Diverse companies are generally more innovative and can better understand and attract a broader customer base. Customers are also changing. Consumers now are more willing to pay more for a company that is ethical and values diversity. As Gen-Z and Millennials are taking a larger part of the market, they expect businesses to be sincere and promote diversity in a genuine way. Companies that manage to highlight diversity as part of their beliefs and not a profit-motivated campaign are more likely to win customers over their competitors.
8. Enhanced communication
Diverse teams tend to communicate more effectively, as they learn to navigate and appreciate different communication styles. In turn, better communication leads to better collaboration and reduced misunderstandings, which can improve overall productivity. Employees learn to be more patient and ask for clarification when they are confused instead of making assumptions.
Building a diverse team
So we established that diversity is important. But how can businesses build a diverse workplace? Here are some steps you can take:
1. Develop an inclusive recruitment and hiring strategy
One of the best ways to build a diverse workplace is to ensure that the hiring process is inclusive. Companies should create targeted job postings that are distributed through multiple channels to attract a diverse pool of applicants. In addition, interview panels should include more than one member so they are fairer. Organisations should also be careful to avoid unconscious bias in the selection process, using structured interviews and being mindful of language that may exclude certain groups. Businesses should ensure, however, that the final decision is made based on someone’s skills rather than considering only their background. If it fails to do that, it can lead to discrimination and legal issues.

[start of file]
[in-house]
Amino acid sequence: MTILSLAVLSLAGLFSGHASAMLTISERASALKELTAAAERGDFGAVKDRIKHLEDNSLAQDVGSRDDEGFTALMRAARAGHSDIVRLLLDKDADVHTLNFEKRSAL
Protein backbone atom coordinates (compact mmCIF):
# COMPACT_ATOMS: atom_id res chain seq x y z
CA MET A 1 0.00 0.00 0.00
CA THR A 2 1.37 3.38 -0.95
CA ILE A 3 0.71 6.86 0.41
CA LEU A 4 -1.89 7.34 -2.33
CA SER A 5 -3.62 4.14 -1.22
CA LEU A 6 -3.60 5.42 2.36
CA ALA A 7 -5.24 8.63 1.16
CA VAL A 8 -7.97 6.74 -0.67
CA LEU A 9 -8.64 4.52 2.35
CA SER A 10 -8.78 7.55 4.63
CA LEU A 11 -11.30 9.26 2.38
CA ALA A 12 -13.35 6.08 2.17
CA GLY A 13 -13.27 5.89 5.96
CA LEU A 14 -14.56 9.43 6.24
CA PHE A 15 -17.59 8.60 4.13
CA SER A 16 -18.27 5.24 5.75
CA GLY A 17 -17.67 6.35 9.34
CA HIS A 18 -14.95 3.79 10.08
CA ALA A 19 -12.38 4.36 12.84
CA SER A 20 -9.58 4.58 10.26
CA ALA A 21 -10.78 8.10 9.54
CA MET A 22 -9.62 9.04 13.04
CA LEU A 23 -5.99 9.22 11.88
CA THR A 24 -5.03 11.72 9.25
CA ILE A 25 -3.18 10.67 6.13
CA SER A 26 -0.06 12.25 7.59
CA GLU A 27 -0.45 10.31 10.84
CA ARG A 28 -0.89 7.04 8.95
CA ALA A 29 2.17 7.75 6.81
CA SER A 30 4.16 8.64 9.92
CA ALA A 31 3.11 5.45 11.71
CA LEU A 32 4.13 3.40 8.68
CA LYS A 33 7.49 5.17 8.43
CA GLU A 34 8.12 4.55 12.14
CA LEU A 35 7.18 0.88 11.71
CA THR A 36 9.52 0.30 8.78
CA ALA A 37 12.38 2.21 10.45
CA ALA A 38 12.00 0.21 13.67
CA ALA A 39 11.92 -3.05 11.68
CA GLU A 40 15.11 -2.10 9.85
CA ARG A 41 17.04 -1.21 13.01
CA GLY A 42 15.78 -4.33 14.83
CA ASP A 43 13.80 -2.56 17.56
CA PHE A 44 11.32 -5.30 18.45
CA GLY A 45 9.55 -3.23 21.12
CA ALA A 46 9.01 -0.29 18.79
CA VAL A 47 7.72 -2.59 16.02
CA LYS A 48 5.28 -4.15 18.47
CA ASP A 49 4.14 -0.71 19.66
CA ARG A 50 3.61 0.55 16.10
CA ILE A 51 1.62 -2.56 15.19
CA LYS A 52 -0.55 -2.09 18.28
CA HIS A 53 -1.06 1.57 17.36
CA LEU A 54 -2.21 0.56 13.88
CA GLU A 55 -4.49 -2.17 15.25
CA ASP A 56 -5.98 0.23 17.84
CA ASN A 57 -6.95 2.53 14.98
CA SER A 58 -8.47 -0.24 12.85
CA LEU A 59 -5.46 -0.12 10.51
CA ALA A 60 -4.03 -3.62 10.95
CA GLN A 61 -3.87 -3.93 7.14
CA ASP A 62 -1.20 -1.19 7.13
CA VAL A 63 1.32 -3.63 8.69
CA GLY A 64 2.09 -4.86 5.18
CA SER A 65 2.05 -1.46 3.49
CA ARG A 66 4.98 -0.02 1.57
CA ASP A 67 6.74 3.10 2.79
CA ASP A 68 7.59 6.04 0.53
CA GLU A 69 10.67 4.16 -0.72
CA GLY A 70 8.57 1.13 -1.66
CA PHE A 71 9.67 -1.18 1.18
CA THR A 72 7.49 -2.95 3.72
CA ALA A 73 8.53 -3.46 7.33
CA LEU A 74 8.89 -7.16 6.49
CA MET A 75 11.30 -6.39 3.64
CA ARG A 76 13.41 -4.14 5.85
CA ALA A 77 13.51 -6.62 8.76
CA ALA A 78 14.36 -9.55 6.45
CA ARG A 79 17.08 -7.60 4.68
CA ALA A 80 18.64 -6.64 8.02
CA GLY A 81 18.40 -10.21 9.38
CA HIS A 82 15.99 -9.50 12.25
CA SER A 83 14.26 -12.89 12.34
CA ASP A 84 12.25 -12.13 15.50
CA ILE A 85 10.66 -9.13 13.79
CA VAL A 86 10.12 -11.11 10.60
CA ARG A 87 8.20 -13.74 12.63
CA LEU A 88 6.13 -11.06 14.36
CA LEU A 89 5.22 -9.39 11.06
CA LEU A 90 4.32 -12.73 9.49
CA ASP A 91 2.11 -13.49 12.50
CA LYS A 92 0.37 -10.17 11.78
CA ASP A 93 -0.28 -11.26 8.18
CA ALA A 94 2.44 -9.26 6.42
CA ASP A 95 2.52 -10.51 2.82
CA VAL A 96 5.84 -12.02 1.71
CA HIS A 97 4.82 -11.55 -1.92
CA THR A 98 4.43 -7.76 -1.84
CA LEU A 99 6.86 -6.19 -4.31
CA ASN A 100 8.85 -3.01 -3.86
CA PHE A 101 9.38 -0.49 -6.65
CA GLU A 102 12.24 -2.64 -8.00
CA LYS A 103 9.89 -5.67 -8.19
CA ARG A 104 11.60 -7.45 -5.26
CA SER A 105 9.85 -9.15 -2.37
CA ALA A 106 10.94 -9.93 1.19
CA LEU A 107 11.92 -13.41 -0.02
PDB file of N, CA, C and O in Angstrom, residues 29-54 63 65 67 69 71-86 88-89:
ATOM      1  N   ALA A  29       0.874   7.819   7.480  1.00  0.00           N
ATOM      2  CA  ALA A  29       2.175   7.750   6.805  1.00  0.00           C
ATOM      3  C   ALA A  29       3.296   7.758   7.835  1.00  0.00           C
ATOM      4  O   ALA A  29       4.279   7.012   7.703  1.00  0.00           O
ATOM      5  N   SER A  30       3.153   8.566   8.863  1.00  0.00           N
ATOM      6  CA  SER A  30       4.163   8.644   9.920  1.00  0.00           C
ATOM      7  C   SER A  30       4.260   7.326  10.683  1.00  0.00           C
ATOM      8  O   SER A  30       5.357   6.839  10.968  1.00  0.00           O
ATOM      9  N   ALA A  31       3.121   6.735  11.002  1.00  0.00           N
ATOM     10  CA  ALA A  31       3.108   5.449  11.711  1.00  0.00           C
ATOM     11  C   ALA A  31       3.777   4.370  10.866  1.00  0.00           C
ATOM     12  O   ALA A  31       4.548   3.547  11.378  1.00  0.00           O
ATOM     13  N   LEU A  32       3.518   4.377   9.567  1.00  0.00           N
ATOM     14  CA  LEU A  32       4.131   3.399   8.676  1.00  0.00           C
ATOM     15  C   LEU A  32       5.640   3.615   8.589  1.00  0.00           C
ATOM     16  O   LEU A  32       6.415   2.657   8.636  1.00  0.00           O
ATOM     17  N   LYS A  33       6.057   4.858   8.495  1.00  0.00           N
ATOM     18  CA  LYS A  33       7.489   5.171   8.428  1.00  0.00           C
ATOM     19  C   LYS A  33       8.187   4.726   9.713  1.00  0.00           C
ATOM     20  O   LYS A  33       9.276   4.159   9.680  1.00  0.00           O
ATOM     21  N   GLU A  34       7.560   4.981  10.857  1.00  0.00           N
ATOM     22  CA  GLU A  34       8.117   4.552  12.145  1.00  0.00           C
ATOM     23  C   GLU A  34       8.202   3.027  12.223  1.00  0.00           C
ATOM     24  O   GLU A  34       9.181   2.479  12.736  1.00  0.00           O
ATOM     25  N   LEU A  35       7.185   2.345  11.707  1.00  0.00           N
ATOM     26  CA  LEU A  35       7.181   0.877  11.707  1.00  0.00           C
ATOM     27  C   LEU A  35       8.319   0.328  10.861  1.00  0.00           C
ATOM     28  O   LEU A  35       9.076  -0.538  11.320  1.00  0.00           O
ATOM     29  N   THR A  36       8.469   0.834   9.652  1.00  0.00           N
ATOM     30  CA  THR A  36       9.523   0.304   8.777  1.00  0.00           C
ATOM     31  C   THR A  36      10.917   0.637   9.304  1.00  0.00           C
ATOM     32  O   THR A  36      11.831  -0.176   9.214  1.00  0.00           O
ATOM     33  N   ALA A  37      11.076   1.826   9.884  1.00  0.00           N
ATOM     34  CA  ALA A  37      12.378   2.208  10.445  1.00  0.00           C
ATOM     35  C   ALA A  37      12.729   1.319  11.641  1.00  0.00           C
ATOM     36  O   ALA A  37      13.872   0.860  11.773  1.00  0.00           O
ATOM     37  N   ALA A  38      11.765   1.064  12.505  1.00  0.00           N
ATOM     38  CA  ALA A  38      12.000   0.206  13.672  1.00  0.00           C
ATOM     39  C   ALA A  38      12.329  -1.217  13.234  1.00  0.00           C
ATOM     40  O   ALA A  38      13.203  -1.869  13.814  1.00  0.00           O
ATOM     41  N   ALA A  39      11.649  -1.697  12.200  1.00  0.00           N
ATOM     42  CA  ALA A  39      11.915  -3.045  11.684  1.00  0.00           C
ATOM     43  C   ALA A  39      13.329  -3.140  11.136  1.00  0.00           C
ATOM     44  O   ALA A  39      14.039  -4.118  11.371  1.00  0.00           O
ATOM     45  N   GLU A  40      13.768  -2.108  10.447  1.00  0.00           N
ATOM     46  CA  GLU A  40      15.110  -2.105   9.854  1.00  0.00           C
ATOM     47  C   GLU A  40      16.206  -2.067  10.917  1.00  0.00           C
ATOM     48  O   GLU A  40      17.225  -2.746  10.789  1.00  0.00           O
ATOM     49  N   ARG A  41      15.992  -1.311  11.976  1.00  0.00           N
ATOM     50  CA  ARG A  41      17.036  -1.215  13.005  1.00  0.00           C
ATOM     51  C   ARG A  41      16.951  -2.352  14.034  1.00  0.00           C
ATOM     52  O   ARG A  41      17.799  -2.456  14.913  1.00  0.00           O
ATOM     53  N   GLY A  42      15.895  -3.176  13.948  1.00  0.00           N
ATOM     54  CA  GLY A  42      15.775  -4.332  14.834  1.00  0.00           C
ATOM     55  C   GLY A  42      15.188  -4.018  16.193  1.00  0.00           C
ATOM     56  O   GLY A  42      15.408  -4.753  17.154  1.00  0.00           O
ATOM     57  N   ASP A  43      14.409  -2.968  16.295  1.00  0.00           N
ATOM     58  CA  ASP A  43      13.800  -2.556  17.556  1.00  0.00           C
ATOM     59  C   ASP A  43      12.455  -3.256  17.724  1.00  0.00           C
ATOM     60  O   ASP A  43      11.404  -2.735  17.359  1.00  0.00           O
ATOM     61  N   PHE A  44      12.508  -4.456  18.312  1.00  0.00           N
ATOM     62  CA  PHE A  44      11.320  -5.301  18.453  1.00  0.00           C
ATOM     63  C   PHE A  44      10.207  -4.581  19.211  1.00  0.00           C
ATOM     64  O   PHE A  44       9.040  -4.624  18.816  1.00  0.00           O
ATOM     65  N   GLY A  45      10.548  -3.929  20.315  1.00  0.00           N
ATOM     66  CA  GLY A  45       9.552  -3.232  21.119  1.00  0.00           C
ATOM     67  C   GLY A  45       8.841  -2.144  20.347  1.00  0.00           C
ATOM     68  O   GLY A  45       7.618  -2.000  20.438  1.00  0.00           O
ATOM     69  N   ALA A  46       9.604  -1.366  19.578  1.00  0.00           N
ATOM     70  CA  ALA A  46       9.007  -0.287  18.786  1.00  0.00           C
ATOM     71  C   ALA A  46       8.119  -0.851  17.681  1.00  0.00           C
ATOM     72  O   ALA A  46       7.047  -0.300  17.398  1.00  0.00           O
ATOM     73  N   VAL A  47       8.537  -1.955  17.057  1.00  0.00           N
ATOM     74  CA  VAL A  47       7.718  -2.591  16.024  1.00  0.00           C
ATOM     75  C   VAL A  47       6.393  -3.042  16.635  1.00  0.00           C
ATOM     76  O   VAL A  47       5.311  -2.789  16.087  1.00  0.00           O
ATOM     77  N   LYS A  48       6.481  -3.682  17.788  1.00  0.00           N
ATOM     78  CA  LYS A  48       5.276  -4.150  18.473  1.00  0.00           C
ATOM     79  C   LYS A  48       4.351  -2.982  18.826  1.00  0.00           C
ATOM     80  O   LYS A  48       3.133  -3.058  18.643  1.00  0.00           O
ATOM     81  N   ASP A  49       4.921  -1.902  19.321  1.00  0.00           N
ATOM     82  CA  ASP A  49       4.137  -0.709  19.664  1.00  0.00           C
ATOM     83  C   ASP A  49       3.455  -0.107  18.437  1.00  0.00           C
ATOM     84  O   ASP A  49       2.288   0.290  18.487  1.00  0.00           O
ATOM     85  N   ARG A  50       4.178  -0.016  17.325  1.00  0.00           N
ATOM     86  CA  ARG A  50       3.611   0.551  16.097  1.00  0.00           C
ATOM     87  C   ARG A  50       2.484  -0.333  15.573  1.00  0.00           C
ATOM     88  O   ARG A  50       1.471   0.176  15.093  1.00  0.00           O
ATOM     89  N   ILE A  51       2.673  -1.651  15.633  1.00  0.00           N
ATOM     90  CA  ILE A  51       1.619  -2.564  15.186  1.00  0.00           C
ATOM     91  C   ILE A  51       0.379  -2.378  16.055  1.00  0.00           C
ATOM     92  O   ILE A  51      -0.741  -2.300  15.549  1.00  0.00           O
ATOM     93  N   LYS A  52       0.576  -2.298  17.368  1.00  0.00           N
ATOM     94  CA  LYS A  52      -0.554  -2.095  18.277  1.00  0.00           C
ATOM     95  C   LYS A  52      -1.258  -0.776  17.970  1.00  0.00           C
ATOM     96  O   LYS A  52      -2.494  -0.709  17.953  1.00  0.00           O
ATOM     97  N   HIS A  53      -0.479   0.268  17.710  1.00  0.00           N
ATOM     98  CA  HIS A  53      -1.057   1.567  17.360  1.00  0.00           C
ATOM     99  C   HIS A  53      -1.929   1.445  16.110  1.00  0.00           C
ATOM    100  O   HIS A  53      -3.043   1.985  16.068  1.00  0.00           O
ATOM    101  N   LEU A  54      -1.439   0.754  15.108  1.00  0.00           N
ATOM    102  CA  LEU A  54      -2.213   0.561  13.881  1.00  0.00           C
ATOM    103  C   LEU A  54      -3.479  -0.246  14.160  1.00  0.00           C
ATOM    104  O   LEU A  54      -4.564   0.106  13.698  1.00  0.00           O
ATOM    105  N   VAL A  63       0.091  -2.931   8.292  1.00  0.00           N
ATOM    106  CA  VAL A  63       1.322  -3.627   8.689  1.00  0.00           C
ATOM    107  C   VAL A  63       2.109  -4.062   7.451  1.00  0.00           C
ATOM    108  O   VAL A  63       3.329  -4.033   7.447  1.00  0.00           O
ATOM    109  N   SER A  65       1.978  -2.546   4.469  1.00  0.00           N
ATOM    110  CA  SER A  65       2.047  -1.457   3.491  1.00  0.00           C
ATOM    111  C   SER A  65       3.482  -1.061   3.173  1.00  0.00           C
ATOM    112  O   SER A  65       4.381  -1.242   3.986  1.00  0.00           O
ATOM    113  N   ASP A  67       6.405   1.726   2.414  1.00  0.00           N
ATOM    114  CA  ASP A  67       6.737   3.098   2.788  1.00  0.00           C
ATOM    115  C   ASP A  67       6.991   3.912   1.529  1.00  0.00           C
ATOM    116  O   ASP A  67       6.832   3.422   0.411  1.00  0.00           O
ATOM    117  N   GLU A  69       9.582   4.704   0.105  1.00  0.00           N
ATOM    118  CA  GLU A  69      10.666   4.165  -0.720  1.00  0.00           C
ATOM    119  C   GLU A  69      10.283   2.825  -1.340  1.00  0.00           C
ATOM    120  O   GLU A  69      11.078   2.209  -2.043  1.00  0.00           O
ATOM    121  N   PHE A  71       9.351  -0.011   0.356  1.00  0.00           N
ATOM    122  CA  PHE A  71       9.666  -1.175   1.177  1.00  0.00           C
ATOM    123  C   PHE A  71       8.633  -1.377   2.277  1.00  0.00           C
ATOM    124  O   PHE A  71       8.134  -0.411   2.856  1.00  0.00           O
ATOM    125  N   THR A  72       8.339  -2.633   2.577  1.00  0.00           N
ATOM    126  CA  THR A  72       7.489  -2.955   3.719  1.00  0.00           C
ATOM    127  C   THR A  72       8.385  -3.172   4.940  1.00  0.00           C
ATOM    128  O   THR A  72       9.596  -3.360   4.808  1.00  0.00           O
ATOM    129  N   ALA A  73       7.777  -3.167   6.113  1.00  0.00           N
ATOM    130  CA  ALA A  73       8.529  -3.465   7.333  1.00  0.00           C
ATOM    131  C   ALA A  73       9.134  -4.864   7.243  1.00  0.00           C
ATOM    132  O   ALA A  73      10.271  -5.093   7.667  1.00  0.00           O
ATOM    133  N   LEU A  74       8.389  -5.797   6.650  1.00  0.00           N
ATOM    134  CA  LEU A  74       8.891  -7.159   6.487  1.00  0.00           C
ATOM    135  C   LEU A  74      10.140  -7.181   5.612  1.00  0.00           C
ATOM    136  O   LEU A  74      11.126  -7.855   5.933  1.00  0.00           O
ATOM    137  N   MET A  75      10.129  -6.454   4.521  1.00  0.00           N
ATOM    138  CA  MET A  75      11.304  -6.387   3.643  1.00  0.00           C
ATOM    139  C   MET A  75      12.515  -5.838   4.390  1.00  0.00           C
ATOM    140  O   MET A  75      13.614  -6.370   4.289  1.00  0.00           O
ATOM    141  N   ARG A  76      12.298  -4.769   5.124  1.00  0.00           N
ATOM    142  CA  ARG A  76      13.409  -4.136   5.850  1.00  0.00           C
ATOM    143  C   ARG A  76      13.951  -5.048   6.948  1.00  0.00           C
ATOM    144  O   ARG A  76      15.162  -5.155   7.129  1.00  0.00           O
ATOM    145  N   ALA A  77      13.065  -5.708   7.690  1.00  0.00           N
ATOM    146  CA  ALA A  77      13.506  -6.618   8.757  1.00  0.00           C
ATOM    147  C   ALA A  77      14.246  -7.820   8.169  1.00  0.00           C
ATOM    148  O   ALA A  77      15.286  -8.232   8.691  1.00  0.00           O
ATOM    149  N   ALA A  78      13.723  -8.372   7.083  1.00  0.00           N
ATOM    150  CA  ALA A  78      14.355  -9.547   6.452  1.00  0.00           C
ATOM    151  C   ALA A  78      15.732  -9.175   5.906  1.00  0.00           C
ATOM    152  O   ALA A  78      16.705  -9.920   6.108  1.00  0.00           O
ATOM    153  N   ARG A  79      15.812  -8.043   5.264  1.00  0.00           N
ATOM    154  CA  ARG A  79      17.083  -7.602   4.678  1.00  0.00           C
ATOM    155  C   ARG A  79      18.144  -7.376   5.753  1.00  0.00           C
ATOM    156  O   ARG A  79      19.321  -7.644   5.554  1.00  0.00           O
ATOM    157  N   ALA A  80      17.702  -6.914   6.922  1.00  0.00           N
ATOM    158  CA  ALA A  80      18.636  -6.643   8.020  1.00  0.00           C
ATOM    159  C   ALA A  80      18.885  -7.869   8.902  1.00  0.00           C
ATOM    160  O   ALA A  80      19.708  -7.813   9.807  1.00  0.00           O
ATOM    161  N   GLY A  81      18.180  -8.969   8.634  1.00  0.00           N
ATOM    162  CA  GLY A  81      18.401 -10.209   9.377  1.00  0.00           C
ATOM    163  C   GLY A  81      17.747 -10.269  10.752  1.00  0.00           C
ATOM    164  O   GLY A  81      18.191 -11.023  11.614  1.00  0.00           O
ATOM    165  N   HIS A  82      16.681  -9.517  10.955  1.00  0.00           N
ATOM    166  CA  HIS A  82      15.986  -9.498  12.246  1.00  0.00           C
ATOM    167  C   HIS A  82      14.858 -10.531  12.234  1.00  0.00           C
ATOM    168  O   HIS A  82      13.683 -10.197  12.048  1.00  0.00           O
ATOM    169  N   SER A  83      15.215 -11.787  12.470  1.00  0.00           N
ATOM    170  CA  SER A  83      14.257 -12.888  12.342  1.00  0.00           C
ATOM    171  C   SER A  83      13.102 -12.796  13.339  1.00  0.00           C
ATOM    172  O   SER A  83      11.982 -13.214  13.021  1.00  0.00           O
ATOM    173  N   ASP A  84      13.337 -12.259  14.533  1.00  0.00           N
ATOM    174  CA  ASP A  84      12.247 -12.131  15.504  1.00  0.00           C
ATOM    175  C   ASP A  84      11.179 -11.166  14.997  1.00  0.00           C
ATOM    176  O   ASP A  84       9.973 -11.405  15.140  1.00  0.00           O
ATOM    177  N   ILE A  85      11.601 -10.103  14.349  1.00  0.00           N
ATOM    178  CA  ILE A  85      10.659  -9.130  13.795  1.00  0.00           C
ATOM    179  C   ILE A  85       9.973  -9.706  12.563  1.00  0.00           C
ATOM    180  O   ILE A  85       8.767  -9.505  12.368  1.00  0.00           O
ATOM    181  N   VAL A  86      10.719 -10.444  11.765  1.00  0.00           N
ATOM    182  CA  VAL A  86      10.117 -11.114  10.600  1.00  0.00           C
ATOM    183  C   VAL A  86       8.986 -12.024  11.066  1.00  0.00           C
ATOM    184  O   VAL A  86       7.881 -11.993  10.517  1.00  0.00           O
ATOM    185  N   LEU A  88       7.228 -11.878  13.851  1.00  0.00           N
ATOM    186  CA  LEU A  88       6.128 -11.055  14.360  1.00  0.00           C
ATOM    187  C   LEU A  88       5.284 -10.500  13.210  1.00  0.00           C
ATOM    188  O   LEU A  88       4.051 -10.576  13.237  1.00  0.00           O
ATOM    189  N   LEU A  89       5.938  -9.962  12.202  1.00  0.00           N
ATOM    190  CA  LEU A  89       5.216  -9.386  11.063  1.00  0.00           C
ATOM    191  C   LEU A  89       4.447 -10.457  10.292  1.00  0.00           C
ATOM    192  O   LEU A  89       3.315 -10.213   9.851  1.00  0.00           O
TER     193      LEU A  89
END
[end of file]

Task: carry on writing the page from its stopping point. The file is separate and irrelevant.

2. Provide diversity training
Companies should offer diversity training to employees to help them understand the importance of diversity, recognise differences among employees and build a culture of respect and inclusivity. These training sessions can be delivered in various formats, including online modules, workshops and seminars. Moreover, diversity training can be mandatory for all employees and should be regularly reviewed and updated to ensure it remains relevant. Failure to provide proper training can increase misconduct and create a hostile work environment.
3. Foster a culture of diversity and inclusion